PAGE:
Half of the missing are Navy and Marine aviation personnel lost in the Pacific, while the remainder are from battles from Japan to Normandy, France.
PENSACOLA, FLORIDA, UNITED STATES, November 8, 2018 /EINPresswire.com/ — The WFI Research Group in Pensacola, Florida today announced that it is forwarding 50 case files for unknowns from the World War 2 era to the Defense POW-MIA Accounting Agency (DPAA) for review and identification.
Joyce Darcy, spokesperson for the group, explained that half of the cases being submitted are Navy and Marine Corps aviation personnel that were lost in the Pacific, while the other 25 cases consist of sailors, Marines and soldiers from various battles around the world. "Geographically they range from Normandy, France all the way to Japan" she said.
The Group uses and integrated set of databases to store information on all of the missing American Armed Forces personnel, all of the missing aircraft, ships and unknown remains buried around the world. By careful analysis and comparisons they are able to isolate down to an individual case very rapidly.
"It took over 30 years to build all of the databases. Basically we have taken World War 2 down to and individual level" Darcy explained. "The project was started back in the 80's simply because the DOD wasn't doing much to resolve the issue of the World War 2 MIA's. Our casualty database now contains the names of 422,385 Americans lost during the conflict, 73,967 which are still missing".
"Once we submit the case the time it takes for identification varies. One took as little as four months to complete while another took 17 years for a single identification" Darcy said. "Our most recent identification, SSgt. Richard J. Murphy USMC, took over seven years to complete. His file, along with three other Marine unknowns (Larson, Ragsdale and Ervin) were hand delivered to the Central Identification Lab in Hawaii by Tracy Perry during June 2011. By 2014, we had still heard nothing so we decided to resubmit Murphy's case with three other cases through Senator Warner's office (D-VA). These four cases actually had dental identifications with them that had been performed by Dr. Roy H. Sonkin DDS FAAFS and Dr. Howard S Glazer DDS FAGD FAAFA of New York and New Jersey respectively and it still took years to get them home. As of this morning three of the four cases have been resolved and the fourth from this group is pending. But sadly in 2017, after waiting six long years, the Larson next-of-kin queried the DPAA as to the status of the case and was told they had "no record of it". So much for handing them files. We are resubmitting the Larson file with this group."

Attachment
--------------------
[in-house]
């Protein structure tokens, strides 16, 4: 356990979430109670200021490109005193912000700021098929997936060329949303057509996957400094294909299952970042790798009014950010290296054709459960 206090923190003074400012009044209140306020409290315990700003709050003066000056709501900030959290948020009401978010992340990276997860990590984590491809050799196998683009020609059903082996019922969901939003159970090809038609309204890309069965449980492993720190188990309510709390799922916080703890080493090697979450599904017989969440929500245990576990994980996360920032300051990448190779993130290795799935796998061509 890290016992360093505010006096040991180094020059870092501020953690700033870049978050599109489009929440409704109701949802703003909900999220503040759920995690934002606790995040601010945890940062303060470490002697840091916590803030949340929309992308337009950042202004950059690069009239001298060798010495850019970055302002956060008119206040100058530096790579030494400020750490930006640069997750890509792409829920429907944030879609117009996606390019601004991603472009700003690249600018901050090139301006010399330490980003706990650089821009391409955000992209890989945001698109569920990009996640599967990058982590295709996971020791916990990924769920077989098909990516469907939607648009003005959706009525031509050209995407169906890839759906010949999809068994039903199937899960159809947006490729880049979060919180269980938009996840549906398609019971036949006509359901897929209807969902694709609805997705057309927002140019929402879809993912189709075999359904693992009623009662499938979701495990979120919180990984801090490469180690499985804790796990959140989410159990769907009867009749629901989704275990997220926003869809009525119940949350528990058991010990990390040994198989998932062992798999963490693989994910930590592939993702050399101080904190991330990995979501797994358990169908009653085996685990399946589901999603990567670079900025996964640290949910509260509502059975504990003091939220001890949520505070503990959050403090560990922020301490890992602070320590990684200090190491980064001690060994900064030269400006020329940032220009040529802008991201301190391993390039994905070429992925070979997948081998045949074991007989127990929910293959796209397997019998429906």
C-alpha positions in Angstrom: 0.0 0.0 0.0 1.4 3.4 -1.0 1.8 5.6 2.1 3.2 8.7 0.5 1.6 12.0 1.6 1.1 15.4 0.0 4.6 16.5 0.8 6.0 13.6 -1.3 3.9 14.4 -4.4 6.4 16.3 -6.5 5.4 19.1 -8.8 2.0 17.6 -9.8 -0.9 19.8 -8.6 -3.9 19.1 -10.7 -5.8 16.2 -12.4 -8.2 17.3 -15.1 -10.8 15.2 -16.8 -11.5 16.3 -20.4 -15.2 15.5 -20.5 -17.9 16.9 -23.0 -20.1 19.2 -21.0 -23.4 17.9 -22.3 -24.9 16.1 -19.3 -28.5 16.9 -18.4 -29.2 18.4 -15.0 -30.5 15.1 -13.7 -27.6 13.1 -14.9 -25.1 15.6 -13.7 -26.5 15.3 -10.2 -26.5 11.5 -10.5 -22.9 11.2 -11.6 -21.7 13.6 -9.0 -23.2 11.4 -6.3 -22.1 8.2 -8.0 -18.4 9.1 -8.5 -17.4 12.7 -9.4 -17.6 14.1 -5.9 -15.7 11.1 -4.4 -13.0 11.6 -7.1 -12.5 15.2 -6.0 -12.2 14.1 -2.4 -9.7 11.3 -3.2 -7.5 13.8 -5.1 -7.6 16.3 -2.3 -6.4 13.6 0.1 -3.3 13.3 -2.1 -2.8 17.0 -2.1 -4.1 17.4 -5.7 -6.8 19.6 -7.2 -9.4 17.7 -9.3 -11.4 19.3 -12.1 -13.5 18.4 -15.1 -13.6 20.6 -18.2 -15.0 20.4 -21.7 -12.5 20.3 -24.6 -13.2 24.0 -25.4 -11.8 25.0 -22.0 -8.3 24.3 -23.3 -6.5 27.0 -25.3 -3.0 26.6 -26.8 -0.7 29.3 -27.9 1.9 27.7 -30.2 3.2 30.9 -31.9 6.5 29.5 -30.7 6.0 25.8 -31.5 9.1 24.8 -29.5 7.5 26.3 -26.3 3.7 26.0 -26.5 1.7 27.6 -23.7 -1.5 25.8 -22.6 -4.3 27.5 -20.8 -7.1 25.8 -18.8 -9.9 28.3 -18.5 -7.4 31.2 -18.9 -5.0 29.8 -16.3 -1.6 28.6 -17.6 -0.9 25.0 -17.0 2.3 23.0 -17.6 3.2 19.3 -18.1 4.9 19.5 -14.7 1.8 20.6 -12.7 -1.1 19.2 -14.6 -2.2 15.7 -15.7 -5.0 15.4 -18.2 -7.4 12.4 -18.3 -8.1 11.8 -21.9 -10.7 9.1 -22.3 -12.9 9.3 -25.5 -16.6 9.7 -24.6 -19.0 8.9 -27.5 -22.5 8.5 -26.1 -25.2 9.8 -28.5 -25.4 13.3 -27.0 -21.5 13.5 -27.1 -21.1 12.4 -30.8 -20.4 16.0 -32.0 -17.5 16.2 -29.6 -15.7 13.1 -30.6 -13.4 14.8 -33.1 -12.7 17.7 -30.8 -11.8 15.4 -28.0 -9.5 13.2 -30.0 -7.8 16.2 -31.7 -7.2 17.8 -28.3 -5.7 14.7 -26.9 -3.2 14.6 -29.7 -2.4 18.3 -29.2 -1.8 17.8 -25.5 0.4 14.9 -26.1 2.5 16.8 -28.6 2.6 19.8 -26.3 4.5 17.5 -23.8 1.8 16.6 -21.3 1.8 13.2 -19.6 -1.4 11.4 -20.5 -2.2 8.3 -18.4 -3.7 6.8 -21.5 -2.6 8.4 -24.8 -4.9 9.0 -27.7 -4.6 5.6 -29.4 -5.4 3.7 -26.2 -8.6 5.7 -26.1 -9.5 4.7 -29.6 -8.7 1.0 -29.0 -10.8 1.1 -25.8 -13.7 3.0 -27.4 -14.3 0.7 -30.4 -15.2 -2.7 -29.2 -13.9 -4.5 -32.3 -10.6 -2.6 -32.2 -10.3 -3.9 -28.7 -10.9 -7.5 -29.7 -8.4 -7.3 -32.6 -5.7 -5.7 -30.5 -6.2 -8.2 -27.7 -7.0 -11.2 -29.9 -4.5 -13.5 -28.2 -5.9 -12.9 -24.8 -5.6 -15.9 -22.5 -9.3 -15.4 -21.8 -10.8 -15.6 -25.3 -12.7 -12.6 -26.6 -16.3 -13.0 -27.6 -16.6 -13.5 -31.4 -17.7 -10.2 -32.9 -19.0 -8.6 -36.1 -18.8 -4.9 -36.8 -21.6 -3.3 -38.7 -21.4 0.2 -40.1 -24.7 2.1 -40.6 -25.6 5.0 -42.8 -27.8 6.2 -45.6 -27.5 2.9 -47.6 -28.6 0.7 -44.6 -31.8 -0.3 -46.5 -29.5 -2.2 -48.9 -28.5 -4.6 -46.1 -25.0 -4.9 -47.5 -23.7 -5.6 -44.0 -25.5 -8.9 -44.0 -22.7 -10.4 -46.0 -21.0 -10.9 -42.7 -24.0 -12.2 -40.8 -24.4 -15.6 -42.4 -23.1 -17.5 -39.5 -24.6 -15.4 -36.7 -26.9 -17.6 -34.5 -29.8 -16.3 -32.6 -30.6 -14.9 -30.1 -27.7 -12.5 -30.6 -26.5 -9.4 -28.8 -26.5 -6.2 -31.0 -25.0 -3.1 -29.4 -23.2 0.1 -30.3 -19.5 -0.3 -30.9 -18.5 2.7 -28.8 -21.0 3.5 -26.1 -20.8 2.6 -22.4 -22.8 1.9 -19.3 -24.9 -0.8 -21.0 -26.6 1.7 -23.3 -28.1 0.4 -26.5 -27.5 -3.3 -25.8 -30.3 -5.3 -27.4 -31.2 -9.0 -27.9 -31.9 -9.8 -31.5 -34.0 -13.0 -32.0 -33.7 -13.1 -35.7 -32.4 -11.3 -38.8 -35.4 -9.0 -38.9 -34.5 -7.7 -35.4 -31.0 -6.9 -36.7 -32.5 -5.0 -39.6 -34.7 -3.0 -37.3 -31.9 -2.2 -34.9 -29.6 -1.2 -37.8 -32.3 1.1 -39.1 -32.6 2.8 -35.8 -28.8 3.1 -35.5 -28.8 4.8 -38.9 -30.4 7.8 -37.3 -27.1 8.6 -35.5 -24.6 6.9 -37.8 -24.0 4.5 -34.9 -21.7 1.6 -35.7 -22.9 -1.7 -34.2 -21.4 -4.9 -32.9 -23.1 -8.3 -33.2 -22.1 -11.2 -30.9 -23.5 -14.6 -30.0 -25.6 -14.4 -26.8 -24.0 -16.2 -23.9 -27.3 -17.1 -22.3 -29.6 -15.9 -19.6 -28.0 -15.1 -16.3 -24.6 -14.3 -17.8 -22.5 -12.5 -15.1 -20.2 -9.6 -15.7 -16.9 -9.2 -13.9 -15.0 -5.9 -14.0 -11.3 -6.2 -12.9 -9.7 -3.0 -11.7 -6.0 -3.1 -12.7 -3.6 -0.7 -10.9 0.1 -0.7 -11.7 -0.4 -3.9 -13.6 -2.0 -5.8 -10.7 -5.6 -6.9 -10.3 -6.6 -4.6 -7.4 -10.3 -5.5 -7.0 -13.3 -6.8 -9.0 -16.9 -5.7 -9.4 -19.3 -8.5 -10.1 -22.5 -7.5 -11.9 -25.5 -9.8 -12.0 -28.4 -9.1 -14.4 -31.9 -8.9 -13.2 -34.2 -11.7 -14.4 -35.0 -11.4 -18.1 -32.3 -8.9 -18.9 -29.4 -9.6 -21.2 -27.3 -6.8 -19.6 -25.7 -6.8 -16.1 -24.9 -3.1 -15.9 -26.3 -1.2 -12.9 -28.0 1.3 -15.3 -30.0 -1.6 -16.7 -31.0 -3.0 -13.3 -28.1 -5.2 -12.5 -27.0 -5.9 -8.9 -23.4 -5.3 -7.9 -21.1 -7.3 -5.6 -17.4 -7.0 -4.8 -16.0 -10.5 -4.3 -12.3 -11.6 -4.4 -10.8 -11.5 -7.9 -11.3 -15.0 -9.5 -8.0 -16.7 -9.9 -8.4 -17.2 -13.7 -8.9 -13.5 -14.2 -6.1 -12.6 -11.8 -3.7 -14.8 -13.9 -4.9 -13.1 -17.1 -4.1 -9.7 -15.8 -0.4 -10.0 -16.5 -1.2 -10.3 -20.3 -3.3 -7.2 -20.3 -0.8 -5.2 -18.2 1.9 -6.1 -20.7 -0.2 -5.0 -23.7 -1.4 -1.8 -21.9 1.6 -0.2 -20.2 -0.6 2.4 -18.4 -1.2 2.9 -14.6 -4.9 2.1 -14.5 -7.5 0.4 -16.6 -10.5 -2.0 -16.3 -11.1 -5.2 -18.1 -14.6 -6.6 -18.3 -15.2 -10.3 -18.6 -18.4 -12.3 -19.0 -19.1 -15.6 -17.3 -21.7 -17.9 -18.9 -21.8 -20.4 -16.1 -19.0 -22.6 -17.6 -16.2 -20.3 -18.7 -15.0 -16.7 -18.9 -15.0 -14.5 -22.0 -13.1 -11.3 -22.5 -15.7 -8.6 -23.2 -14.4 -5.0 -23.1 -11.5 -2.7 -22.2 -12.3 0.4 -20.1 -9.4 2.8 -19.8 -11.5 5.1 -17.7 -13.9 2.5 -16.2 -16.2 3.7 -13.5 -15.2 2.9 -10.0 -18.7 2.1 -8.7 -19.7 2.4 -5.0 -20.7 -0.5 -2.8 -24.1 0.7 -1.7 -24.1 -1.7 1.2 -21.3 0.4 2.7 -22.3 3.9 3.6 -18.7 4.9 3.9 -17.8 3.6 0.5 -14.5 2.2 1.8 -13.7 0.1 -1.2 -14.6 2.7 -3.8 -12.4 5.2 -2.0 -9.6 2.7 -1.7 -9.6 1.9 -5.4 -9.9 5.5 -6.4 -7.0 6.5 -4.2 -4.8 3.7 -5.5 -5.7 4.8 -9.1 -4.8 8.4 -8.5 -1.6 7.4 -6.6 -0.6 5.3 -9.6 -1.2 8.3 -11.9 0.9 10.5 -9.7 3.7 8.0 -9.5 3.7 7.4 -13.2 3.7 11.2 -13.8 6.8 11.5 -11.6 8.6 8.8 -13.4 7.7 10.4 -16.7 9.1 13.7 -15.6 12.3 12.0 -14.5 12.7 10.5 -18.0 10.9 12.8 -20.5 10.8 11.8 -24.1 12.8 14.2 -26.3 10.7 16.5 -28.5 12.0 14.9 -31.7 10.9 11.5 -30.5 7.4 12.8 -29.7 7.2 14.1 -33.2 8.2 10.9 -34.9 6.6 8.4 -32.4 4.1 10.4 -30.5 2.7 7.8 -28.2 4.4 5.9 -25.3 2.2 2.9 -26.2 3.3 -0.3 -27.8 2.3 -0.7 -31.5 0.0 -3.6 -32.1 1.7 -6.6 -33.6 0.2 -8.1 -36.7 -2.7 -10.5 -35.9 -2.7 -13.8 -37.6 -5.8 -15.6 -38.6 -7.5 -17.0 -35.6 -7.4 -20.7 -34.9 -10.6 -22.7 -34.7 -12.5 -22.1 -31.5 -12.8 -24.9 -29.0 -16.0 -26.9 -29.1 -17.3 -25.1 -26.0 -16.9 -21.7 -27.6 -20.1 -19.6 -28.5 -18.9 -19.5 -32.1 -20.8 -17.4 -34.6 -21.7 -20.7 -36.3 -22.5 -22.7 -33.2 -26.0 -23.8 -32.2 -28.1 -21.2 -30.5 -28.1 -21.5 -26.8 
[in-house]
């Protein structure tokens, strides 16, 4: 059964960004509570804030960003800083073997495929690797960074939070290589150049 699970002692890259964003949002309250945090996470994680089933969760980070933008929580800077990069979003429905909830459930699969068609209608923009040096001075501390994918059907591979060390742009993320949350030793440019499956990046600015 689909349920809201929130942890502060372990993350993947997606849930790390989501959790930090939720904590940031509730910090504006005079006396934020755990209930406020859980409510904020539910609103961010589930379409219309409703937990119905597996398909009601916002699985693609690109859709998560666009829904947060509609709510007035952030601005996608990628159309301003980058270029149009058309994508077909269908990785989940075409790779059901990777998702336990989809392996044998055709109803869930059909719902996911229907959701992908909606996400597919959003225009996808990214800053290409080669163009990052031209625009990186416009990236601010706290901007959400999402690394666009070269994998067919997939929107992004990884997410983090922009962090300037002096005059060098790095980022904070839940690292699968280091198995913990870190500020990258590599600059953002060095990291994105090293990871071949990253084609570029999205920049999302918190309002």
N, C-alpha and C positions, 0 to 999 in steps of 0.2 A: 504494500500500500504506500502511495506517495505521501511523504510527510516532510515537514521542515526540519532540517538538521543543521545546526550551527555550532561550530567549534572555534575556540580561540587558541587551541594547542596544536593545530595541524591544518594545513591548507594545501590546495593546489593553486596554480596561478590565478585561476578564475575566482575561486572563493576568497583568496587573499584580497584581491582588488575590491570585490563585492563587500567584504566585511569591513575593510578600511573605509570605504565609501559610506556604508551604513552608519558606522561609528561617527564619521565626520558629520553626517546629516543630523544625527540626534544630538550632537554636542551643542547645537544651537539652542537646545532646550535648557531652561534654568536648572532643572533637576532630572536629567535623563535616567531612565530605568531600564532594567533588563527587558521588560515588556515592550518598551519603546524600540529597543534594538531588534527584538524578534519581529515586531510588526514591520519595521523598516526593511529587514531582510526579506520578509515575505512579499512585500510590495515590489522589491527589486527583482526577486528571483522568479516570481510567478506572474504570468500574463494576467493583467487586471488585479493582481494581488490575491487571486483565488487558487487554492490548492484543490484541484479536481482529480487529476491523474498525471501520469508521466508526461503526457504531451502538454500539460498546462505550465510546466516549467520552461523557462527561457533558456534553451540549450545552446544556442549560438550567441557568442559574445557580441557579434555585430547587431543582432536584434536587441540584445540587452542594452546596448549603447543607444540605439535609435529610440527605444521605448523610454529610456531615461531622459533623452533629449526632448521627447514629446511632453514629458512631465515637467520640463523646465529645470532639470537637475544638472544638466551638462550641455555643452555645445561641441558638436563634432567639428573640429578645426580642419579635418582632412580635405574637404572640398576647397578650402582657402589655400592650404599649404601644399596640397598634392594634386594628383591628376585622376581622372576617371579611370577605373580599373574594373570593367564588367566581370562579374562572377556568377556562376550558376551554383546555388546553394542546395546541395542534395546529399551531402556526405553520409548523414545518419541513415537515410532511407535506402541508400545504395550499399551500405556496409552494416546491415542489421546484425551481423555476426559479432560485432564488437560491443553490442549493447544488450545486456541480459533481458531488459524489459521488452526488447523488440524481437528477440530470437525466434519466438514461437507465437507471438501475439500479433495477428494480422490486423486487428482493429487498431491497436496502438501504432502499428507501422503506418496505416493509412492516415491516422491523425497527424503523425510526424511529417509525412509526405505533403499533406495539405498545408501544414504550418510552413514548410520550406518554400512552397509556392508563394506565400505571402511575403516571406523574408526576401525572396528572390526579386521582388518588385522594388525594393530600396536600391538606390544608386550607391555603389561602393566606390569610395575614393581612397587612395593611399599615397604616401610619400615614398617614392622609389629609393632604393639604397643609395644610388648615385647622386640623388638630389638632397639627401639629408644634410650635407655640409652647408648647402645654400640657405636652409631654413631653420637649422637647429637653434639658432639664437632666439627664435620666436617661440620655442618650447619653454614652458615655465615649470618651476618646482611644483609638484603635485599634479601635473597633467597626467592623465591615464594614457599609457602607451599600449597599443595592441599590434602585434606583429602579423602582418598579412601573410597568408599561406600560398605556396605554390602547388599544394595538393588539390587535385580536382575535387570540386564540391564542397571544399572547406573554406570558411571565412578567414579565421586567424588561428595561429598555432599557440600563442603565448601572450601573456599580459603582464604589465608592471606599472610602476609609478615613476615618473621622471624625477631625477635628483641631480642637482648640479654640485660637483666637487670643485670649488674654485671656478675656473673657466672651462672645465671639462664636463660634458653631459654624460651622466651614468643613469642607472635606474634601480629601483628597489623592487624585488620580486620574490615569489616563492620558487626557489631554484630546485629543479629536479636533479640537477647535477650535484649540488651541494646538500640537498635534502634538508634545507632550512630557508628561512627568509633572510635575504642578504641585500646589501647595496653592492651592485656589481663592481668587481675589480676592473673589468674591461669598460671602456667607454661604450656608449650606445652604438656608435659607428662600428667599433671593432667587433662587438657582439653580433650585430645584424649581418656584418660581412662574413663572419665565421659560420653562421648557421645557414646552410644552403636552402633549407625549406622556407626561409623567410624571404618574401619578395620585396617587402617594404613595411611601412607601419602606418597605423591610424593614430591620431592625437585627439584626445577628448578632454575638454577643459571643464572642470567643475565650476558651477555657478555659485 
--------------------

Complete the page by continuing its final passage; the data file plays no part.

"It has been obvious for some time that the DOD goes out of its way to slow down or delay the identification process. In one of our cases, John E. Anderson MOMM1C US Navy, originally submitted in 2012, we got back a nine-page report explaining they disagreed with our findings even though his was the only body recovered from the ship and he was the only one missing from the ship's crew. In 2016, the family resubmitted the case and he was identified by the DPAA using DNA."
"In 2016, we submitted the case file for the USS Turner which involved the loss of 136 sailors of New York Harbor in 1944. The DPAA is not moving forward with the cases because they cannot find the Navy records covering the burials of four caskets in the Long Island National Cemetery. The truth of the matter is there are probably no records. We believe the remains in those four graves are body parts that were recovered when the ship was being salvaged. They should have been buried as a Group Burial covered by one monument with all of their names. At least that way the families would of had closer rather than being left in the dark". "We are currently working on another case involving 270 sailors in the same "no records" limbo. We hope to present that case early next year".
Contributing further to the delay tactics she explained, "The greatest delay we have faced in recent years was caused by the US Army Human Resources Command at Fort Knox, KY. Over the past four years they have refused to supply required records under the Freedom of Information Act (FOIA). Two Congressional inquiries, countless emails yielded little but lies on their part. As a last resort we where going to proceed with a Federal lawsuit and suddenly in August of this year we started getting the records; 702 of them to date. It was from these records that the 50 above mentioned cases came from. Four years to get the records and 50 matches in three months. Clearly the delay is not on our part."
Unfortunately, time has taken a toll. "In some cases, the files have gone missing over the years. In others the families have died off and there are no DNA reference samples to be had. Worst still is the large number of cases where the Navy either failed to provide dental records to the Army or the Army lost the files before identification could be accomplished. In either case we have 166 cases in this category that we can't do anything with."
"The Group has never charged for our MIA work. We never will. We feel that the families have already paid a very high price. As of this morning we have 1,650 individual cases in work and several groups. If anyone out there has a question concerning a family member who is MIA from World War 2 just send us an email. We can probably answer in seconds what you have wondered about for years."
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Source: EIN Presswire